color: yellow;
    font-style: italic;
} .a-DatePicker-calendar td.dateRangeMiddle
    color: darkmagenta;
    font-style: italic;   
} .a-DatePicker-calendar td.dateRangeEnd
    color: green;
    font-style: italic;   
} .a-DatePicker-calendar td.dateRangeSingleDay
    color: blue;
    font-style: italic;   

The effect wasn’t exactly what I had predicted, but as shown below I could see after selecting February 13th as the start date and 16th as the end date, that the dates in the date range were showing with the indicated colors and in italic. As you can see below, there was something about the date picker’s default styling of the current date (which, recall, coincides with the start date of the date range) that was overriding my styles. That current date was colored with a blue circle. However, I could see that the font style was italic, so I knew my style rule was correctly selecting that dateRangeStart day. I also noticed that today’s date was showing in the calendar with a different colored circle.

Initial attempt at CSS stylesheet to style the date range days differently

Rather than trying to become a CSS expert, I decided to pass these requests along to Jeff the designer so that he could incorporate solutions into the final CSS stylesheet he gave me back. In addition to the “stripe with rounded ends” look for the date range, I also asked him to explore hiding the current day indicator. You can explore the sample application’s dateRangePicker.css static application file to see the CSS magic that Jeff worked to make the date range picker look great. This was a concrete example of how an APEX developer with only the most basic CSS skills could easily collaborate with a highly-skilled CSS web designer to produce a nice-looking result.

Leaning Into JavaScript Classes

As a final step, I asked my colleague Stefan Dobre to review my JavaScript newbie code to suggest any improvements. He recommended I explore further encapsulating the logic of the date range picker into a self-contained DateRangePicker class. Its constructor could accept the JavaScript object describing the combination of picker, start date, and end date page items, and then internalize the details of:

  • Setting the date-range-picker CSS class on the picker page item
  • Assigning the dayFormatter function to the picker page item
  • Adding an event listener to the picker’s Change event to call onChanged()

By expanding the metadata captured by the constructor to also include the static id of the reset button, the DateRangePicker class could also internalize adding an event listener to the button’s Click event to call reset().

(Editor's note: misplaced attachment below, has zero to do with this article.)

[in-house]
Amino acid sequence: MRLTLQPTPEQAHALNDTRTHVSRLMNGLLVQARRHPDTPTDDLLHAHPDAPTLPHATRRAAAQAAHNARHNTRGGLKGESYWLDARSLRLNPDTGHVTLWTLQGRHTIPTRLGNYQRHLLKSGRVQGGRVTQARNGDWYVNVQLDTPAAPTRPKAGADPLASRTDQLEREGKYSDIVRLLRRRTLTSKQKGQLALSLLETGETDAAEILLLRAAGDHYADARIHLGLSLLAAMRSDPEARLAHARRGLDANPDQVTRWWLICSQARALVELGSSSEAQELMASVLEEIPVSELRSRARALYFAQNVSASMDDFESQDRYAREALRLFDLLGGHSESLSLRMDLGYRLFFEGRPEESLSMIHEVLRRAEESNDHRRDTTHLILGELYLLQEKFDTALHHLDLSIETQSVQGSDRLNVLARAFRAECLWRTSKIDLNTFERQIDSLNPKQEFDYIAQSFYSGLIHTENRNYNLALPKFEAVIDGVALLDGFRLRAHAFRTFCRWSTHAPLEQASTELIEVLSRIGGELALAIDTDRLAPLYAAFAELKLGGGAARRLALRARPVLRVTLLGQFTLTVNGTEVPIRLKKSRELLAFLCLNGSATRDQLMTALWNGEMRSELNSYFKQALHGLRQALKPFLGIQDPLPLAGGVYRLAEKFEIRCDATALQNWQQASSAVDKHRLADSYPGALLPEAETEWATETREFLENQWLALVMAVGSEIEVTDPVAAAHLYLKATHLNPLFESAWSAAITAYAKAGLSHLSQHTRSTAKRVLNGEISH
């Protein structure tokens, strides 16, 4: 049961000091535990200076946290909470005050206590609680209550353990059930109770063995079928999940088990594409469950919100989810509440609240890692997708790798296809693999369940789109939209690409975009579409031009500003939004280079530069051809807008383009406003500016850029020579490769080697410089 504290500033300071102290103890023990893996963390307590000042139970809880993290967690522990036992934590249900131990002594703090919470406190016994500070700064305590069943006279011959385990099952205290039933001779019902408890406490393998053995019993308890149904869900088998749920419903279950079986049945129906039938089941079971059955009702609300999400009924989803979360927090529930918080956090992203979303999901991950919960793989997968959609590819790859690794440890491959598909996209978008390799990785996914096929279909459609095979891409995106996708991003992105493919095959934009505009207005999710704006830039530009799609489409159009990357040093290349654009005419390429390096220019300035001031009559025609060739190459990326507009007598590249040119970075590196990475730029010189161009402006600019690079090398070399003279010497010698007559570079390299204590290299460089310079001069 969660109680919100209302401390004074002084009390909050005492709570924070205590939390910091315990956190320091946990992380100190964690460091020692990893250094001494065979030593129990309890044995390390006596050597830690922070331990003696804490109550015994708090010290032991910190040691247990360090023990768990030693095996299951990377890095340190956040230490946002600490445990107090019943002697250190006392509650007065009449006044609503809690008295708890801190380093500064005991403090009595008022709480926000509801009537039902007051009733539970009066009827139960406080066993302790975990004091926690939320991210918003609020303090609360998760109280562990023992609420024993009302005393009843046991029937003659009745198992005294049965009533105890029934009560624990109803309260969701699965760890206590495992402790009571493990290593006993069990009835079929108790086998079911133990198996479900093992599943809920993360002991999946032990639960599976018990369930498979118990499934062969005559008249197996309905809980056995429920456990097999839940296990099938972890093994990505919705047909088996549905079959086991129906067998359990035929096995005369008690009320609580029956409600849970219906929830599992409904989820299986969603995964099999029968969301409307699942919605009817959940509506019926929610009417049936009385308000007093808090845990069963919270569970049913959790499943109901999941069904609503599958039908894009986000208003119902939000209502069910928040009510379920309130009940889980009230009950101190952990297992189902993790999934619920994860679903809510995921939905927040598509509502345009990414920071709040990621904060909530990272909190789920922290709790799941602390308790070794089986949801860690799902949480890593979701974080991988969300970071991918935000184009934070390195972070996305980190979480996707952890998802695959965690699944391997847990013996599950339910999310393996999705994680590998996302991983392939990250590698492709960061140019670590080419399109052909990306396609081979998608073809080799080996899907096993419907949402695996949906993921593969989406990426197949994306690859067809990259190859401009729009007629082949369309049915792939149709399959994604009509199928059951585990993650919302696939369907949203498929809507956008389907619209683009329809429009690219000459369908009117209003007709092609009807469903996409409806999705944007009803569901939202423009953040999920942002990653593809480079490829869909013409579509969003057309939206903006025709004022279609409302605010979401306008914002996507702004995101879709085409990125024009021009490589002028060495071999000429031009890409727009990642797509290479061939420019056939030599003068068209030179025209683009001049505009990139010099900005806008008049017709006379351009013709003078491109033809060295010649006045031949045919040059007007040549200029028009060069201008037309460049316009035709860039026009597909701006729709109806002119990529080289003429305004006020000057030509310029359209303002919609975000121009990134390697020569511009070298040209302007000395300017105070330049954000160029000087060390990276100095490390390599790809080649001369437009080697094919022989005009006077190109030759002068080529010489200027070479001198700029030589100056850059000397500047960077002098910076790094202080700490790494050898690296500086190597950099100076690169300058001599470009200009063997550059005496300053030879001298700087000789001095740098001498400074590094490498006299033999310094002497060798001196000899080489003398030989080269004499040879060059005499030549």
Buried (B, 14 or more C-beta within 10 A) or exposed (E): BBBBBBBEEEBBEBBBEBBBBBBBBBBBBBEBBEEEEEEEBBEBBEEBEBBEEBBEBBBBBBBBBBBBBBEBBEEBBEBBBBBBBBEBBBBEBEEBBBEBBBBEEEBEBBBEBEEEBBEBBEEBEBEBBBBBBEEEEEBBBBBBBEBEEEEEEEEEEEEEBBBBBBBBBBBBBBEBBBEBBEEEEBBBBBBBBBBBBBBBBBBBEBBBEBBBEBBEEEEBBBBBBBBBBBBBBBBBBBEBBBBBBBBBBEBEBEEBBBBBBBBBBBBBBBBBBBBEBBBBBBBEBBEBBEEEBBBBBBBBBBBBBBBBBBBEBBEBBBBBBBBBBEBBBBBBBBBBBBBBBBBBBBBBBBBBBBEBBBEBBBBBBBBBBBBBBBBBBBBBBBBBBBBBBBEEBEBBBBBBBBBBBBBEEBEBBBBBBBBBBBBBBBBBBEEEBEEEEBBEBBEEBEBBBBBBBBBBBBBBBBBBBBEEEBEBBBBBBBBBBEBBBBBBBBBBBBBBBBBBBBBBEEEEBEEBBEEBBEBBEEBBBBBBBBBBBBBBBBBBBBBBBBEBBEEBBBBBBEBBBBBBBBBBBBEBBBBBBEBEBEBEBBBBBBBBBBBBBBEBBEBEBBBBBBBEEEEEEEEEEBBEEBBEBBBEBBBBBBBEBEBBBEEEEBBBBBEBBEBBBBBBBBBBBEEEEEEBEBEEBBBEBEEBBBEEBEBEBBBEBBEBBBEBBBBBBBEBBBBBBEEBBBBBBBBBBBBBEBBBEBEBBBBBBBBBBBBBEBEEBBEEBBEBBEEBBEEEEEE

Since I’d programmed for many years in Java in my previous roles at Oracle, the idea of using a class felt second nature. But as a JavaScript neophyte, the idea never crossed my mind. So Stefan’s suggestion unlocked a positive path in my Java brain that will hopefully make future JavaScript development more familiar. You can see the full code for the DateRangePicker JavaScript class in the sample application’s dateRangePicker.js static application file, but the skeleton of the implementation looks like this. Its constructor accepts the JavaScript object describing the configuration details of the date range picker page items, sets the date-range-picker CSS style class on the picker page item, assigns the initial value to the date picker from the start date, assigns a dayFormatter function to the picker, and wires up the change and click event listeners to run the appropriate code to handle those actions.

window.DateRangePicker = class DateRangePicker {
    // Construct the DateRangePicker accepting object that describes
    // the picker, start date, end date names, and reset button id
    constructor(pConfig) {
        this.#config = pConfig;
        // Assign the date-range-picker CSS class to the picker
        // Assign the initial value of the picker from the start date
        // Assign the dayFormatter funtion
        // Wire up the change event on the picker to call onChanged()
        this.#pickerItem().element.on("change", () => {
        // Wire up the click event on the reset button to call reset()
            "click", () => {

    // Private fields ==================================================

    // Private methods =================================================
    #assignDayFormatter() {...}
    #onChanged() {...}  

With this class in place, you can see how it’s used in page 2 and page 4 of the sample app. Their respective page load JavaScript code contains two simple calls like the following to construct two DateRangePicker class instances, passing the interesting info into each’s constructor.

// Example from Page 4 in the sample app's Page Load JavaScript
// Setup config for Event Start/End Date Range Picker
// Allows a single day to be both start and end
window.eventStartEndDateRangePicker = new DateRangePicker({
    picker: {
      name: "P4_EVENT_DATE_RANGE",
      format: "DD-MON-YYYY",
      allowSingleDay: true 
    start: {
       name: "P4_EVENT_STARTS",  
       label: "Event Start"
    end: {
        name: "P4_EVENT_ENDS",
        label:"Event Start"
    reset: {

With all the logic encapsulated in the JavaScript class, there is no setup left in the page other than making sure the picker, start date, and end date page items have their Value Protected property set to false and that they all use the same format mask. This resulted in a page you can experiment with in the sample to create or edit the details of an Event. Each Event in the sample app has a start and end date (which can be the same day) as well as a default check in and check out day for event attendees (which must be at least two different days).

Two date range pickers in action in a sample app editing Event details

Get the Sample App

You can download the APEX 22.2 sample application by clicking here. Thanks again to designer Jeff Langlais for helping me with the CSS styles to deliver the visual idea I had in mind, and to Stefan Dobre for teaching me about JavaScript classes to simplify how to uptake the date range picker functionality in future APEX apps I will build.